Former Communists Turn to Nationalism Party Press Adopts Theme of 'Great Russia'

By Daniel Sneider, writer of The Christian Science Monitor | The Christian Science Monitor, November 13, 1991 | Go to article overview

Former Communists Turn to Nationalism Party Press Adopts Theme of 'Great Russia'


Daniel Sneider, writer of The Christian Science Monitor, The Christian Science Monitor


BEFORE the aborted August putsch, the masthead of Pravda proudly carried the communist exhortation: "Workers of the world, unite!"

The slogan has been removed and the space left blank. But if it were replaced, it might read instead: "Russians unite!"

Russian nationalism, once condemned as the enemy of proletarian internationalism, is finding a comfortable home in the pages of the former Communist Party press these days. Both in print and in the activities of the communist faction in the Russian parliament, the remnants of the Soviet Communist Party are rapidly shedding the globalist revolutionary pretensions of Leninism in favor of an openly anti-Western, Russian nationalism.

Pravda, the paper founded by Vladimir Lenin in 1912, has taken a particularly nationalist tack in the last couple of weeks. The strongest signal of this shift was a front page article on Nov. 2 by Igor Shafarevich, a reknowned mathematician who caused a stir in early 1990 with the publication of a Russian nationalist - and some say, anti-Semitic - pamphlet entitled "Russophobia."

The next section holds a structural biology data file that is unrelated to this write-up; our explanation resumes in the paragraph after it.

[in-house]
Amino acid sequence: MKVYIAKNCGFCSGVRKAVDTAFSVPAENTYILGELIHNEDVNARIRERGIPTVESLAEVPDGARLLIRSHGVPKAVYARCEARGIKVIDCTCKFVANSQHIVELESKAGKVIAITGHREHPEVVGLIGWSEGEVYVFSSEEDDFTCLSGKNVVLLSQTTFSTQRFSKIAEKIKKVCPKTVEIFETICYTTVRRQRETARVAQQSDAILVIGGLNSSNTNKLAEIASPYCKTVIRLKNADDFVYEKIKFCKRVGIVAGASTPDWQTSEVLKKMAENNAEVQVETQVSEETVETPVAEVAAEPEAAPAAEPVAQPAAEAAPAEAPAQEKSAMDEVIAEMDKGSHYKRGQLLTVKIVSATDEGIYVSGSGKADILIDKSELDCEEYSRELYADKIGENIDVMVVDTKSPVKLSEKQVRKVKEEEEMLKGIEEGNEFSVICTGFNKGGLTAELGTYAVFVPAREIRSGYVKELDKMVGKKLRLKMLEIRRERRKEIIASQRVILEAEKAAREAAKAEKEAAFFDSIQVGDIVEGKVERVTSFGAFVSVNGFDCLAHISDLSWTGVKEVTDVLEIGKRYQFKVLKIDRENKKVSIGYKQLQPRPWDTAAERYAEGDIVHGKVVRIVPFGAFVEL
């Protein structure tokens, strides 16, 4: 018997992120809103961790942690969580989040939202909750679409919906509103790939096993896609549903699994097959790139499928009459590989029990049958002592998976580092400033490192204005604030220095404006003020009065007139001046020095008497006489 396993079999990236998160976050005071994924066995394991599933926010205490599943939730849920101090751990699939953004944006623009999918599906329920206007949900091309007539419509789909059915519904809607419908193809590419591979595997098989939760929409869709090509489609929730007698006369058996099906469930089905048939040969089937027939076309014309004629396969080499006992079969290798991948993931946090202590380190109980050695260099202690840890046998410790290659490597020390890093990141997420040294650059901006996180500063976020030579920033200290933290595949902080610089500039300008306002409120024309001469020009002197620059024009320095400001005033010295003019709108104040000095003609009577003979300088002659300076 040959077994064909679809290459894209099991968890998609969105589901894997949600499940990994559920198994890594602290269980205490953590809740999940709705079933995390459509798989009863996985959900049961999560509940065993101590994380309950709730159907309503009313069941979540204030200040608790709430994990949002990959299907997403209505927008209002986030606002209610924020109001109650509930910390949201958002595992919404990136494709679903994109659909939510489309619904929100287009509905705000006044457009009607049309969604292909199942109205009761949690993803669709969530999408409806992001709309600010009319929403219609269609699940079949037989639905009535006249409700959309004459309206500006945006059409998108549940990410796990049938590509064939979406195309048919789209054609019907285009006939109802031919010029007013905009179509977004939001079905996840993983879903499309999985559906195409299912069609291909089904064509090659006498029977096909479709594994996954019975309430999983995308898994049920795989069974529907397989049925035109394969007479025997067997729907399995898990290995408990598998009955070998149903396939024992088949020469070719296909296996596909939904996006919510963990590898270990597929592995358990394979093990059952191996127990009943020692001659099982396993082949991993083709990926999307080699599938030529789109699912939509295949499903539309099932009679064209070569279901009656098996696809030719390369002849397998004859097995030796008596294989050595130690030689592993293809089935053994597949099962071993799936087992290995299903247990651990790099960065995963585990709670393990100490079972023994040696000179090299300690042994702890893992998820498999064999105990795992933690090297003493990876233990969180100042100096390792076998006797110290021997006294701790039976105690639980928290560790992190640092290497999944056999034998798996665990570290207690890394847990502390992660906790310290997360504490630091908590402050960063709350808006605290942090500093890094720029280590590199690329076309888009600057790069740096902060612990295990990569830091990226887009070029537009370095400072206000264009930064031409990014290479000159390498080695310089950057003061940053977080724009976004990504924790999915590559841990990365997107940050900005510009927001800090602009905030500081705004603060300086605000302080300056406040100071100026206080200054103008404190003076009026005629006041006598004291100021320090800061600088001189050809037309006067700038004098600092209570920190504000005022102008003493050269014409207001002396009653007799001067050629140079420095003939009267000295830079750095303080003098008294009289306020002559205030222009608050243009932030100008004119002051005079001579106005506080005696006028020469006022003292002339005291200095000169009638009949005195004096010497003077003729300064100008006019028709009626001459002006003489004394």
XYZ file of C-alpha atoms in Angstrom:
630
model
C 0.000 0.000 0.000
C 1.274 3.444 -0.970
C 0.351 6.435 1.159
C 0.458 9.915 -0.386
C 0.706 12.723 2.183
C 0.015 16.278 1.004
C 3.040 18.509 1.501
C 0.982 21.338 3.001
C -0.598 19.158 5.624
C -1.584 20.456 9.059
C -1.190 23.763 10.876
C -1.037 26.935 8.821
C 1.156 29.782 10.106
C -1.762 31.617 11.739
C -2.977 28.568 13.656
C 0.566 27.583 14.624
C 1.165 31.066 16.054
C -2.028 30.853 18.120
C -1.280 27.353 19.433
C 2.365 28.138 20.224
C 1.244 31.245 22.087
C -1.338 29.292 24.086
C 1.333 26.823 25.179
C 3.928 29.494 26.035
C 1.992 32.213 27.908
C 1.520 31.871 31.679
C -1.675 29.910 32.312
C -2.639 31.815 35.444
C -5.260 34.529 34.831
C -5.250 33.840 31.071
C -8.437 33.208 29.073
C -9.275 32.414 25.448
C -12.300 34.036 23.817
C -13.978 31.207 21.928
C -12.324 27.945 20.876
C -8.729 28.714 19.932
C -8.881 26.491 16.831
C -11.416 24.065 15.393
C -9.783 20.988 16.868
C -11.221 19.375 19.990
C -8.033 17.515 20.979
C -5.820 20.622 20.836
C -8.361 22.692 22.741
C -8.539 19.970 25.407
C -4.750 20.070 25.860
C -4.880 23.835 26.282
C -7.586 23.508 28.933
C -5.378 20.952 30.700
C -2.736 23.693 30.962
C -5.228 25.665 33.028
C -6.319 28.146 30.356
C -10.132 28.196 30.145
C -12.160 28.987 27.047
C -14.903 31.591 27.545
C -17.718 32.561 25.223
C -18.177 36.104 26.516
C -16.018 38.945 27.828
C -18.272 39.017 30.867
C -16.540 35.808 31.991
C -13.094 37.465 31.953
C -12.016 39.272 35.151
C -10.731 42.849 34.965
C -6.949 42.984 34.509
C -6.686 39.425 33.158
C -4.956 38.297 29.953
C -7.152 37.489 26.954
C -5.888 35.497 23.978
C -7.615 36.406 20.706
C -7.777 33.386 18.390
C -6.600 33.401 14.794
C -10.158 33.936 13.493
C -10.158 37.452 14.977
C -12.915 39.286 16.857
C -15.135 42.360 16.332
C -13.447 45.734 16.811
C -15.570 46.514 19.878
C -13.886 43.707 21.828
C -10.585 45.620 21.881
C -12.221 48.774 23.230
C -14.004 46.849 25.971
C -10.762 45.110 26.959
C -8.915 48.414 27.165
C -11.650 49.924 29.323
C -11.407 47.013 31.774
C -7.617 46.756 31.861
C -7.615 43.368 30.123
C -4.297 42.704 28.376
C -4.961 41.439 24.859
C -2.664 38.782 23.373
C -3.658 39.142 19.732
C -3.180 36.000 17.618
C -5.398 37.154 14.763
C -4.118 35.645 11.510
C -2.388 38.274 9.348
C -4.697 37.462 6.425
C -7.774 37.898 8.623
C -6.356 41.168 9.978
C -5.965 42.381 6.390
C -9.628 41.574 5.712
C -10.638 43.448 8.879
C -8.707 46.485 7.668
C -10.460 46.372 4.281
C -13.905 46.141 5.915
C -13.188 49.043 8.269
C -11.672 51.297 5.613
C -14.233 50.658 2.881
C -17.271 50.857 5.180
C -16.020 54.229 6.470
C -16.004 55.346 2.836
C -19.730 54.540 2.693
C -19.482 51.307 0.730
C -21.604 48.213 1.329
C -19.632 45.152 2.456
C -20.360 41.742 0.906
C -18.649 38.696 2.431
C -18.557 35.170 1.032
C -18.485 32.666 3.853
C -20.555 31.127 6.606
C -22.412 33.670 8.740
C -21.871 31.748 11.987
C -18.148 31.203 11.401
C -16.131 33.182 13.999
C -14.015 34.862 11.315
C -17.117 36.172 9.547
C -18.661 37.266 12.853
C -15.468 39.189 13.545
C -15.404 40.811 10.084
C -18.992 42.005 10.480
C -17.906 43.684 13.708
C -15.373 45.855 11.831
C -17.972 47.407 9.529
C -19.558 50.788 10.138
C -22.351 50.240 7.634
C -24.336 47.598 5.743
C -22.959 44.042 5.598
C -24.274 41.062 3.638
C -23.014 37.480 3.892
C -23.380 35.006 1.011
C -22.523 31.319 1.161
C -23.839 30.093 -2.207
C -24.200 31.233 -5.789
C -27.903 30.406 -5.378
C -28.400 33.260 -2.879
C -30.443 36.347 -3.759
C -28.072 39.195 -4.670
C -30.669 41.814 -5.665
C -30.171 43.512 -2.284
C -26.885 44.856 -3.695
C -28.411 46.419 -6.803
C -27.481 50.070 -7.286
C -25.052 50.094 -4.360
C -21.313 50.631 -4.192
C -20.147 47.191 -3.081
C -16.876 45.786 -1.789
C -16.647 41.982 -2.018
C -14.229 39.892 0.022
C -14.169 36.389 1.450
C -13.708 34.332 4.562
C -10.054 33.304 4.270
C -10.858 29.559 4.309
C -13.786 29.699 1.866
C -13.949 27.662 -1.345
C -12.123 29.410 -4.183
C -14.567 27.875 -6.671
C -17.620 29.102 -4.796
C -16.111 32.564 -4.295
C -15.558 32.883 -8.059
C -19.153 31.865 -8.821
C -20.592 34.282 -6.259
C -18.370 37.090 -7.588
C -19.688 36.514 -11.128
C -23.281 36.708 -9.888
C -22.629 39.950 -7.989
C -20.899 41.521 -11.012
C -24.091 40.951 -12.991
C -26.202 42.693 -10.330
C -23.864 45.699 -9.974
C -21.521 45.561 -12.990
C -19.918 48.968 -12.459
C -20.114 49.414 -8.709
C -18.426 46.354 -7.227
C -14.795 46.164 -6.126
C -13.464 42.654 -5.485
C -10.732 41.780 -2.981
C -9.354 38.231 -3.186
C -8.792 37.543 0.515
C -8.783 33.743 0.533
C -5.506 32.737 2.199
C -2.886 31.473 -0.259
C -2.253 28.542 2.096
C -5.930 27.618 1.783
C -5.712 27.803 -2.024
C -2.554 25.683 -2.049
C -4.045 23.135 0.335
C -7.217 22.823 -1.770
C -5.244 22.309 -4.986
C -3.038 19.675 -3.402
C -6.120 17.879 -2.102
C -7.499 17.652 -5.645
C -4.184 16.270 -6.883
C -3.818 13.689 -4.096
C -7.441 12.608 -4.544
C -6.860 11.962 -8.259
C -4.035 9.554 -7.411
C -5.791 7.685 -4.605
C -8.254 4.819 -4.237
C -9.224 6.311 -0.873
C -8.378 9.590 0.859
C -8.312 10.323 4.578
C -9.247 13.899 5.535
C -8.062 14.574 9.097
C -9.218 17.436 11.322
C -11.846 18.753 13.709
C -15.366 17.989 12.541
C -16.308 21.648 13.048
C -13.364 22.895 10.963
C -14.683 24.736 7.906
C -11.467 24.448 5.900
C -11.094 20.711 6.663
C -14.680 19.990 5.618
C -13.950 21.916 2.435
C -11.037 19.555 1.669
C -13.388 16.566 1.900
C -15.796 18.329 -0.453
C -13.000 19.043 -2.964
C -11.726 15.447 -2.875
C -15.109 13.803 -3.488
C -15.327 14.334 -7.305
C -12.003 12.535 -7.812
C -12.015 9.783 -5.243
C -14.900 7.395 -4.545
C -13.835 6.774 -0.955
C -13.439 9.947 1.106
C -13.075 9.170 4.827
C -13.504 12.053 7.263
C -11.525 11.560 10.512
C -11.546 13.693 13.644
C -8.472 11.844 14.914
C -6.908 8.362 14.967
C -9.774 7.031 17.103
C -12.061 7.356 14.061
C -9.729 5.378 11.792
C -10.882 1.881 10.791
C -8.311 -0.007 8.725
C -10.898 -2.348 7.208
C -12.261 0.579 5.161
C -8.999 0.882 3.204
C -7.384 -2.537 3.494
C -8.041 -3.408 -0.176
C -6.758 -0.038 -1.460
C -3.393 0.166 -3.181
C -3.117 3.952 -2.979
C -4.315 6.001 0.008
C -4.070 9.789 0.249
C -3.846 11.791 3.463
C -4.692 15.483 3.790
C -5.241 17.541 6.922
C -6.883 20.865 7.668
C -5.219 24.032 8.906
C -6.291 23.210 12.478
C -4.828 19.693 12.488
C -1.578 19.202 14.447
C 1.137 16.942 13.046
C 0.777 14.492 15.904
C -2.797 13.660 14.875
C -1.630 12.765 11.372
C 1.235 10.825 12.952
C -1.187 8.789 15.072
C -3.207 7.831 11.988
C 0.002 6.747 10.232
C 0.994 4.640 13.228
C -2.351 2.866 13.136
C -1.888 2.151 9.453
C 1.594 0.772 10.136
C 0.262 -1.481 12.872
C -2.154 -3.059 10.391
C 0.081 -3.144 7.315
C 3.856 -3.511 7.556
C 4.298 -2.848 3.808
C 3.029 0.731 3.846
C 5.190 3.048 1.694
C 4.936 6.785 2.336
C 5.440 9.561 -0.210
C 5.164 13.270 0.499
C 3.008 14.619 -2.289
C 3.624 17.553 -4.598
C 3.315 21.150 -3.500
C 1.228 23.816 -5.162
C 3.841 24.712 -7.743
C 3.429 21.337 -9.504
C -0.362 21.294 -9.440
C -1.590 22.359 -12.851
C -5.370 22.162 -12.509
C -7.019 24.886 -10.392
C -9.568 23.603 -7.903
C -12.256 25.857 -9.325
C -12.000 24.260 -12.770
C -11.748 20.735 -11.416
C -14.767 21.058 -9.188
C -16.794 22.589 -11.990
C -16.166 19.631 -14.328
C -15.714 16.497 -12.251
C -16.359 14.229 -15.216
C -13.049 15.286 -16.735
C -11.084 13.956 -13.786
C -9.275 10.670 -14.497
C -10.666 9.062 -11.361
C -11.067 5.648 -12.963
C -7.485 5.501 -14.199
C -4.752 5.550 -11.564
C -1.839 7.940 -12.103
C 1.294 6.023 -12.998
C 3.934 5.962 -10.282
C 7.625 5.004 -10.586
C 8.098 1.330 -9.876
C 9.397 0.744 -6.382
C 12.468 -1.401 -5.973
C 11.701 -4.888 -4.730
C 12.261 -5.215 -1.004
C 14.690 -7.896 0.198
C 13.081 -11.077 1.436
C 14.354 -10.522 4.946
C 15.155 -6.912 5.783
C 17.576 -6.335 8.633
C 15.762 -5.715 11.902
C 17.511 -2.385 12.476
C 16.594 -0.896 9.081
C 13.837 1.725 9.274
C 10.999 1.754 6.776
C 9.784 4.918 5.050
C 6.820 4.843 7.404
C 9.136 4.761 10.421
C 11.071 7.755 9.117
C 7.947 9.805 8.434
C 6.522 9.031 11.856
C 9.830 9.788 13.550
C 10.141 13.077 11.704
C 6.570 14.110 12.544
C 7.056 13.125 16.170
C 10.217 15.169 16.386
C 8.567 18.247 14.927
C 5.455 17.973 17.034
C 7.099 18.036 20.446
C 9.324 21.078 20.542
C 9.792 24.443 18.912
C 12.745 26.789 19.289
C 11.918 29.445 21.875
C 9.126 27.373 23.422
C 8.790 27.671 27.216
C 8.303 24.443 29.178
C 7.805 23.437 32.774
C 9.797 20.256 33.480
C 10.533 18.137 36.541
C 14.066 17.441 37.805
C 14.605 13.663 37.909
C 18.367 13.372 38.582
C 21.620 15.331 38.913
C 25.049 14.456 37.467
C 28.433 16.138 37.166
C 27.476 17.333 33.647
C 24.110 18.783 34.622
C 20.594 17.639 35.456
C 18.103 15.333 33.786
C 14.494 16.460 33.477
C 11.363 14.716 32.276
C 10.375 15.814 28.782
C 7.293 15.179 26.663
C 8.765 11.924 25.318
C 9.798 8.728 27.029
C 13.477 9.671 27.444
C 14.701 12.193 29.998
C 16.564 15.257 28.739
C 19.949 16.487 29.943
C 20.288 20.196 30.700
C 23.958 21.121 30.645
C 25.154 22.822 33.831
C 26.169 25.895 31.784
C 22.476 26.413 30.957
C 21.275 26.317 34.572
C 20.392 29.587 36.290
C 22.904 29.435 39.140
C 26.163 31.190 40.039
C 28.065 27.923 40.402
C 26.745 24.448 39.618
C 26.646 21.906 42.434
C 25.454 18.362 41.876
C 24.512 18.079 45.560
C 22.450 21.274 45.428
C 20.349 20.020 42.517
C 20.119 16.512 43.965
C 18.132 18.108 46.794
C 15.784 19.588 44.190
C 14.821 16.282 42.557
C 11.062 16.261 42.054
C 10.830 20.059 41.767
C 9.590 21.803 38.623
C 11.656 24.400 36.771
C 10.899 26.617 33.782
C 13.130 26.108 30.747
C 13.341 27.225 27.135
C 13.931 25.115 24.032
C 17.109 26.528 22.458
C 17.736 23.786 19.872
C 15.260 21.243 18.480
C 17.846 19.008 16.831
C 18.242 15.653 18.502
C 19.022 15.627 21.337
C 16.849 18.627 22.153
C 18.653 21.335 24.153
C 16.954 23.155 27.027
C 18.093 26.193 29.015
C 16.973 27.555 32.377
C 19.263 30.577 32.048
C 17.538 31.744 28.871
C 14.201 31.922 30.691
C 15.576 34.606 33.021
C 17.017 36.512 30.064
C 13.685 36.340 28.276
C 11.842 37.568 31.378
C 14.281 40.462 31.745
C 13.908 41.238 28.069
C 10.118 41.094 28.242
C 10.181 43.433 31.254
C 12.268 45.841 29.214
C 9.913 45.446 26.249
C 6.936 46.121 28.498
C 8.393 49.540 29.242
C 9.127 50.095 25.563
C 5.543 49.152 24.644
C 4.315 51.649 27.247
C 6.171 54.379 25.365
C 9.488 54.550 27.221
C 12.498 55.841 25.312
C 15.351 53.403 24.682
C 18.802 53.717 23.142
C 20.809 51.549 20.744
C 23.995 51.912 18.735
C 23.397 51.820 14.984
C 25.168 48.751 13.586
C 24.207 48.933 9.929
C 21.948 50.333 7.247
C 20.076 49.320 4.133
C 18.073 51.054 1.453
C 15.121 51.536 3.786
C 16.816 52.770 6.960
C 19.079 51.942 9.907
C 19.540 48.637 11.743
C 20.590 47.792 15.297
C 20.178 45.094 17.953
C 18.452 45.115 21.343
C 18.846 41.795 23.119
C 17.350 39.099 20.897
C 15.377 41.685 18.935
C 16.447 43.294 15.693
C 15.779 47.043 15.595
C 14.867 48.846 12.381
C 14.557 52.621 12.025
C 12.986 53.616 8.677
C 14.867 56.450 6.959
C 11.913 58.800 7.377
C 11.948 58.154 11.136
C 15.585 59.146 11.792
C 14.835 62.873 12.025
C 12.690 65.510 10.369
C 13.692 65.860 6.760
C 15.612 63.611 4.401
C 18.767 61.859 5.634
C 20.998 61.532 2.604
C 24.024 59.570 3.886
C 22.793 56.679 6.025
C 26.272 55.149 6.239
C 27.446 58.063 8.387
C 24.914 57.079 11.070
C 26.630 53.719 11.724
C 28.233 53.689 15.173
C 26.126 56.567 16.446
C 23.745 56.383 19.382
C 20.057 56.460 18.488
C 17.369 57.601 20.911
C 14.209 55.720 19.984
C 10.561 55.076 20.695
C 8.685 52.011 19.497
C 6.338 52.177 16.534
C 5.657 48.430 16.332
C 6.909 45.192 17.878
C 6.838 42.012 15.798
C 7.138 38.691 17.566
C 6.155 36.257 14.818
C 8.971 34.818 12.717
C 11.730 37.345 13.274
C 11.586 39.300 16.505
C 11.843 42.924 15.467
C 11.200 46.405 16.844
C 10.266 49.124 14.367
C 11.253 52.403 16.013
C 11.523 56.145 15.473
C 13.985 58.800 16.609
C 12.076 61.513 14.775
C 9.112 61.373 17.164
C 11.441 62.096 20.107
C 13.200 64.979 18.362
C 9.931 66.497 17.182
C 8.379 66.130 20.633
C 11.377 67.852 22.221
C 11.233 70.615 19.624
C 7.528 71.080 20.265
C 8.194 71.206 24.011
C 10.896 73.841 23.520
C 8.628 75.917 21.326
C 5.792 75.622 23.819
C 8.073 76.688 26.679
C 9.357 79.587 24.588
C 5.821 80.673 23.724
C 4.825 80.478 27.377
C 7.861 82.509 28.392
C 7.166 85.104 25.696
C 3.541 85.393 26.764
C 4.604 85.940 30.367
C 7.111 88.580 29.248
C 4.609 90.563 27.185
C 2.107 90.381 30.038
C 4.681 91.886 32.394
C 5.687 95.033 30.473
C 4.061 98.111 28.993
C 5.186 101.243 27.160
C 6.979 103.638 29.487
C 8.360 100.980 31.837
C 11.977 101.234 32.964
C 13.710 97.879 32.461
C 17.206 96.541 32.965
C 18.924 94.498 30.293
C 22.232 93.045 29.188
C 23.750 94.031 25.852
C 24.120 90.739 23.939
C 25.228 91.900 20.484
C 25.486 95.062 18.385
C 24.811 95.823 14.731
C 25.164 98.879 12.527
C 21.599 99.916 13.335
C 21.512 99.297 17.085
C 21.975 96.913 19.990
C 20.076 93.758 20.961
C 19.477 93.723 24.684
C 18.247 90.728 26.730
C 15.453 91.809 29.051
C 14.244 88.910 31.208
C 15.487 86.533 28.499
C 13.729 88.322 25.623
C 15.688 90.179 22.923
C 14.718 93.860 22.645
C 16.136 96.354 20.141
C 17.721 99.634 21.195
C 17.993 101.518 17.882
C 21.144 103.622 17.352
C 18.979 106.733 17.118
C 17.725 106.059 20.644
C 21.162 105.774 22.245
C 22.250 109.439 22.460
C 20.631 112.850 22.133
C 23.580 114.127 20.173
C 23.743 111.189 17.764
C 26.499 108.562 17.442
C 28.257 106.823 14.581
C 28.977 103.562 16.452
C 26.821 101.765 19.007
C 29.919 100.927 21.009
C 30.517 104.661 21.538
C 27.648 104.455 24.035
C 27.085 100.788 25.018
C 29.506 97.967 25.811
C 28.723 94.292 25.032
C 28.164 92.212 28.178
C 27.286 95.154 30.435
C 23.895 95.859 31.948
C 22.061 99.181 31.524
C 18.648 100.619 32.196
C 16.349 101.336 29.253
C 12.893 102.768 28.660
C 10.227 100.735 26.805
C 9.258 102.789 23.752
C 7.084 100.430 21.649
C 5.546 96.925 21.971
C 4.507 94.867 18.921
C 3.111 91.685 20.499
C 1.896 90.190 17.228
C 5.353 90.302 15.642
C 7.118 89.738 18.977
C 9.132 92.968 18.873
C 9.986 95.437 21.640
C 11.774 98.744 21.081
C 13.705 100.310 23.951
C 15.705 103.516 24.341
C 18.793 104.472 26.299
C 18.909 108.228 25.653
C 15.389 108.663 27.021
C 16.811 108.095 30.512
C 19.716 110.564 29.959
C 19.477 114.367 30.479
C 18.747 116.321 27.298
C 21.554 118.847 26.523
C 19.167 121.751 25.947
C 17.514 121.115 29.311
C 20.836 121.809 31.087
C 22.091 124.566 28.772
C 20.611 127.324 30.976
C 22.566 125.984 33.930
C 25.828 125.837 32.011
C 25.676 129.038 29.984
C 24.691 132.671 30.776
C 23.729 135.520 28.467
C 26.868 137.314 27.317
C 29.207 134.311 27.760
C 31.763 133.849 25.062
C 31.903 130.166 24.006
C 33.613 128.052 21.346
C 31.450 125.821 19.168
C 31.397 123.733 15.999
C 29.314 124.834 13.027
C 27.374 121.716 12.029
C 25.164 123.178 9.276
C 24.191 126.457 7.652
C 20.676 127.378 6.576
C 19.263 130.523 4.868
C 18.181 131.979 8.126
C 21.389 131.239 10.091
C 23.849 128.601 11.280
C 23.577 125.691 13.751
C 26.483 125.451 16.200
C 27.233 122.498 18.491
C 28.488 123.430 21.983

The collapse of the Soviet Union, which Pravda once regularly lamented, is no great tragedy, Mr. Shafarevich writes. "Coming to our senses after the first shock, we see that Russia in its new borders may become a more viable country, may stand more firmly on its feet than the former USSR," he argues. Russia's viability comes in large part from its ethnic homogeneity, he continues. Its population is 81 percent Russian. "Russia is now more ethnically homogeneous than Czechoslovakia, Belgium, Spain or Great Britain," he says.

"We have liberated ourselves from the yoke of 'internationalism,' and have returned to the normal existence of a national Russian state which traditionally includes many national minorities," Shafarevich writes. The problem now is to rid Russia of a narrow ruling elite of 'former' communists - he notes Soviet President Mikhail Gorbachev and Russian President Boris Yeltsin - who continue to "think in international terms."

After the country is liberated from these rulers and a new leadership with a nationalist orientation established, "one of the first acts should be the secession of Russia from the nonexistent USSR," Shafarevich concludes. He rejects even economic union as "a means of pumping resources out of a bleeding Russia."

The desire to restore "Great Russia" is not hidden in this tract. The article assails those who have abandoned the Russian minority in the Baltic states or want to "hand over the Kurile Islands" to Japan. Referring in passing to the Soviet-American alliance in promoting Middle East peace and in the Gulf war, Shafarevich attacks the current leadership for "attaching us to the American chariot and ruining our friendly relations with the Islamic world. …

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